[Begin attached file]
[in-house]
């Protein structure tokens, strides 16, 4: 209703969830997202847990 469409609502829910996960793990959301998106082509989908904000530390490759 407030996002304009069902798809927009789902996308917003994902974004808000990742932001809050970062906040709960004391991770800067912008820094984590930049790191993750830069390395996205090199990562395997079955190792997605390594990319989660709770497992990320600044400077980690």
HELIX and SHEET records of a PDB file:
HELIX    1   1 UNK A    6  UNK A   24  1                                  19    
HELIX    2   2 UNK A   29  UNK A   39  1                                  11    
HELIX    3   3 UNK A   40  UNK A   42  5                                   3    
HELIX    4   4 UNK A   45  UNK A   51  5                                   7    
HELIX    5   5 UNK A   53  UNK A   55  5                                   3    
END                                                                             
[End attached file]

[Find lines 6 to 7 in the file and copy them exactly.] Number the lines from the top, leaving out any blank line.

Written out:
HELIX    3   3 UNK A   40  UNK A   42  5                                   3    
HELIX    4   4 UNK A   45  UNK A   51  5                                   7    